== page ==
(a) General-Purpose Software: They are produced for a broad range of common business applications, such as MS-Word, MS-Excel, MS-PowerPoint, Tally, etc..
(b) Application-Dedicated or Customised Software: It includes specialised or customised applications designed for very specific purposes. For example, a software designed for State Bank of India (SBI) to handle the bank accounts and loans is highly customised, it cannot be used by LIC or some other organisation because their rules and policies may be different than SBI.
Open Source Operating System: Open source software refers to application developed in which user can access and alter source code itself. Open source means that you can get the source code of the program written in a certain programming language. Operating system is the software that you use to operate your PC like Windows or Linux.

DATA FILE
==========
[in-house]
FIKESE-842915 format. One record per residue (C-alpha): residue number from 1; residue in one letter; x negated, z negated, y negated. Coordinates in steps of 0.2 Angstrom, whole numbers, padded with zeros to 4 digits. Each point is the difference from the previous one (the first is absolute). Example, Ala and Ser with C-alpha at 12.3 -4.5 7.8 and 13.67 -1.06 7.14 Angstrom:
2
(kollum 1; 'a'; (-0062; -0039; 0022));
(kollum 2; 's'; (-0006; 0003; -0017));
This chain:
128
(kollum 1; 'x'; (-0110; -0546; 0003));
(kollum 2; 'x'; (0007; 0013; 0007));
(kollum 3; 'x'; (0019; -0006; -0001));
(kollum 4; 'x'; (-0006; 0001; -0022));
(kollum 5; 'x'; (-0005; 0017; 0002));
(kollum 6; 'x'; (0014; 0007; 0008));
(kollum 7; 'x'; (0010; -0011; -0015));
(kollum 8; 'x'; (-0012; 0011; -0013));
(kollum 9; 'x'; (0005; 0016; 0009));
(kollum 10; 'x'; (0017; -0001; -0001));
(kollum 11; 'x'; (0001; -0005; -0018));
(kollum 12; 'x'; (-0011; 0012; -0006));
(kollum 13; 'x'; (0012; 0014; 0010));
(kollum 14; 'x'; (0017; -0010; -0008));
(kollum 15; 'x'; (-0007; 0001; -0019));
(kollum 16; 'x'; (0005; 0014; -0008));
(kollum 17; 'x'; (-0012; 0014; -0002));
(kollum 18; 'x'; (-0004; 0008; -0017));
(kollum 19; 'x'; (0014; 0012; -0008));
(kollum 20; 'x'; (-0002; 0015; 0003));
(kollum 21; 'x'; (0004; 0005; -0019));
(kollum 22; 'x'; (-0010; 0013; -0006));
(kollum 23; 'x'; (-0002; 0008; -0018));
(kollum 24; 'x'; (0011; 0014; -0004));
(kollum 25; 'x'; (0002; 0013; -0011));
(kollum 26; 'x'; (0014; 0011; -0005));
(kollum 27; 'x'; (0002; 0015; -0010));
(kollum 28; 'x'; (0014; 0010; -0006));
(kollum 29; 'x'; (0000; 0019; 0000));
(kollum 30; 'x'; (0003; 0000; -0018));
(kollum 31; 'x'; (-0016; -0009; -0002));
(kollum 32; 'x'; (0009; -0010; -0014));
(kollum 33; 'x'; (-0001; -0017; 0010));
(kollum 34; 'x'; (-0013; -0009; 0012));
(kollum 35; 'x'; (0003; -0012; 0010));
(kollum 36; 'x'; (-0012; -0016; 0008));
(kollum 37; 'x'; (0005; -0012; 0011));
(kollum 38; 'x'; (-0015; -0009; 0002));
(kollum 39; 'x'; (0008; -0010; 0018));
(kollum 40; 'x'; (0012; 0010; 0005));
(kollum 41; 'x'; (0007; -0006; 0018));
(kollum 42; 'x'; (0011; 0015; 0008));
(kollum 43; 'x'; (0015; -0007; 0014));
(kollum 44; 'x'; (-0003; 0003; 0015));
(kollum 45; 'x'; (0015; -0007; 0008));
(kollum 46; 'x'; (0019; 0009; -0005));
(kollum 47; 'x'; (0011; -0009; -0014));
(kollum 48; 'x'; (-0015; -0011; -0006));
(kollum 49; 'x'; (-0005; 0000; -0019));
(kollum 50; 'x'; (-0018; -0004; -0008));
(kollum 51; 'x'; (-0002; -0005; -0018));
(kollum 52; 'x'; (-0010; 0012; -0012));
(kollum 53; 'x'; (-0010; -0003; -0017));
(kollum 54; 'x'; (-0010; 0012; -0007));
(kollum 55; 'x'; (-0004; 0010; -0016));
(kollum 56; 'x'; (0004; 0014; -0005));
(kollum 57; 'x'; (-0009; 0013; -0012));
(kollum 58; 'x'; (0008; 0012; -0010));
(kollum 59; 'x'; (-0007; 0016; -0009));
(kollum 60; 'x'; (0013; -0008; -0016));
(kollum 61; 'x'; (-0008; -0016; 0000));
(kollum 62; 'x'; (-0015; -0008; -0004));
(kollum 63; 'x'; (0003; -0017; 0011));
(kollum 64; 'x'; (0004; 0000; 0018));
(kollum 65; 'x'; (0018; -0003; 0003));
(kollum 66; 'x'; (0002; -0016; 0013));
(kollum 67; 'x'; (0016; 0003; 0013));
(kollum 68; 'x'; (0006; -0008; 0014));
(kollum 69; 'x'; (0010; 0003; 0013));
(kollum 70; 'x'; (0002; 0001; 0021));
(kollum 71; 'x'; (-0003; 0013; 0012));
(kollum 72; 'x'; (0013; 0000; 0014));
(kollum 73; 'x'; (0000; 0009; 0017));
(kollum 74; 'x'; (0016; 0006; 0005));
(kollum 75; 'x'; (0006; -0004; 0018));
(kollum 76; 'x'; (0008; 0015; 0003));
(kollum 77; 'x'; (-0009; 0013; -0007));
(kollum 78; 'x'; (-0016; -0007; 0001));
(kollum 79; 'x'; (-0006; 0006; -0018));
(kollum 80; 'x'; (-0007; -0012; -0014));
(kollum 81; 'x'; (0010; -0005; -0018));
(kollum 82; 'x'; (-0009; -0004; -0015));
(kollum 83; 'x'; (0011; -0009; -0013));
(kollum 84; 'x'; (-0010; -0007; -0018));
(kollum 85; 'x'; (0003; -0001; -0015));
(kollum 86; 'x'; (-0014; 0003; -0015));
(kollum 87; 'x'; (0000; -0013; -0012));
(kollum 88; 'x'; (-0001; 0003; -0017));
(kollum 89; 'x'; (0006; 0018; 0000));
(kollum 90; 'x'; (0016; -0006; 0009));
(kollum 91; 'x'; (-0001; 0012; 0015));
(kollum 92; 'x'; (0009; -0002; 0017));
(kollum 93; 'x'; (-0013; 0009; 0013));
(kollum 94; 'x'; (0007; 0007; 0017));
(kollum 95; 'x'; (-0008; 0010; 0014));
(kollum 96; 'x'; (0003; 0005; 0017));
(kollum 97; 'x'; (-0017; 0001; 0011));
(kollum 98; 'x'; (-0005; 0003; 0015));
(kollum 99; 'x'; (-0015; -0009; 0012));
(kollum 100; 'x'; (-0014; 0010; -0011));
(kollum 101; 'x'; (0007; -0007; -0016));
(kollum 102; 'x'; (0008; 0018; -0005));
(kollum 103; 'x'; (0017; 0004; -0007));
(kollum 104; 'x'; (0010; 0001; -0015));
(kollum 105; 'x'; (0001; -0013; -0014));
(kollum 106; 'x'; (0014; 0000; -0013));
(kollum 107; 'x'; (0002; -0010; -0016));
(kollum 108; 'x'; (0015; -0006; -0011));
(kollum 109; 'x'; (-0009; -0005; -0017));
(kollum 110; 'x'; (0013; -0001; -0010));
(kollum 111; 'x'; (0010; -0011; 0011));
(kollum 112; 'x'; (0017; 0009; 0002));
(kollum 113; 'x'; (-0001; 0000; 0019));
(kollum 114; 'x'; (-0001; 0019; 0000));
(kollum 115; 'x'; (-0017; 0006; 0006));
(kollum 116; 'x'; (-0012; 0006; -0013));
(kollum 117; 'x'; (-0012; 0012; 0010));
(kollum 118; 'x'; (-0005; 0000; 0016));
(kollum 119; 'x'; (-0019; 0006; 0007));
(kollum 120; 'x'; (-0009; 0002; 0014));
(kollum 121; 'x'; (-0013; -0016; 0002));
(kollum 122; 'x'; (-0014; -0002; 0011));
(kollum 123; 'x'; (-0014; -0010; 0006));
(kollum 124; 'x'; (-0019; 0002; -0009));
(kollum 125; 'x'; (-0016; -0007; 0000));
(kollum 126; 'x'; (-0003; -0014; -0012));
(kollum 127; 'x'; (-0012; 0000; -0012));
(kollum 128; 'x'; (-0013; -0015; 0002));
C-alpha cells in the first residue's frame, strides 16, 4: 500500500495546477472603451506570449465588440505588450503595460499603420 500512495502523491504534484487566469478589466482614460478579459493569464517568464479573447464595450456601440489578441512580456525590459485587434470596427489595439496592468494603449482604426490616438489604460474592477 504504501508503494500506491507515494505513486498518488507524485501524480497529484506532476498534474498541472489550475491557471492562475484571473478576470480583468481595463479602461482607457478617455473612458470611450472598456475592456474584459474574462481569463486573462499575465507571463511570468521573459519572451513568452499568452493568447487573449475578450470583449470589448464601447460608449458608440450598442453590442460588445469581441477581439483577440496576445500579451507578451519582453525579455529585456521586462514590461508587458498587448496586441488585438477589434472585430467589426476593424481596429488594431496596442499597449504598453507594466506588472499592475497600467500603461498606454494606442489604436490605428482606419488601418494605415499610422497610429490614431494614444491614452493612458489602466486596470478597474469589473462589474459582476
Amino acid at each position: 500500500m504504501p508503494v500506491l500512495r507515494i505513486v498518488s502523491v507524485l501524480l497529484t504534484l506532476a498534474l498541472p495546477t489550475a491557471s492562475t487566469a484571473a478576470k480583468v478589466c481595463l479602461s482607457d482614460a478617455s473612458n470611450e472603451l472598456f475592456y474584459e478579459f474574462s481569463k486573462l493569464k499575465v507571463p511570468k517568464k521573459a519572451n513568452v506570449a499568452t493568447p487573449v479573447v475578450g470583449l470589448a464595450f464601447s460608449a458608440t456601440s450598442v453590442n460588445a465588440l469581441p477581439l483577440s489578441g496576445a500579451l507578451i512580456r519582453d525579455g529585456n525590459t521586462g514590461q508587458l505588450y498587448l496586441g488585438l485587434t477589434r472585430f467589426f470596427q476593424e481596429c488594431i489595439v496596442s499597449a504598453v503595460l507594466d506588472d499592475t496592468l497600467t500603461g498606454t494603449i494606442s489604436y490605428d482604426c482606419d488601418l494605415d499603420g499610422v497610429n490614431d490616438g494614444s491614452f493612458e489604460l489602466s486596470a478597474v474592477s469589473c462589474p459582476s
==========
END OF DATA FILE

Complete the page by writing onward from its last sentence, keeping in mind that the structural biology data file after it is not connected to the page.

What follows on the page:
Some open source applications also, have restrictions prior to their use and distribution but some do not have. Unlike the public domain software, open source software does have copyrights.
Examples of open source operating systems are: Kubuntu linux, Ubuntu linux, Suse linux, Elive linux, Mandriva linux.
Q.9. What are computer languages? It is said that an assembly language is “one for one’ but a highlevel language is ‘many for one’. Explain what does it mean.(2009-10)
Or Describe the characteristics of fourth generation languages. How is programming code reused to simplify a programmer’s job?(2008-09)
Or What are fourth generation languages?(2007-08)
Ans. Computer Language: A computer language is a means of communication used to communicate between user and the computer. With the help of a computer language, a programmer tells a computer what he/she wants it to do. Each symbol of a computer language is used to instruct the computer to do a particular job. It is different from a natural language.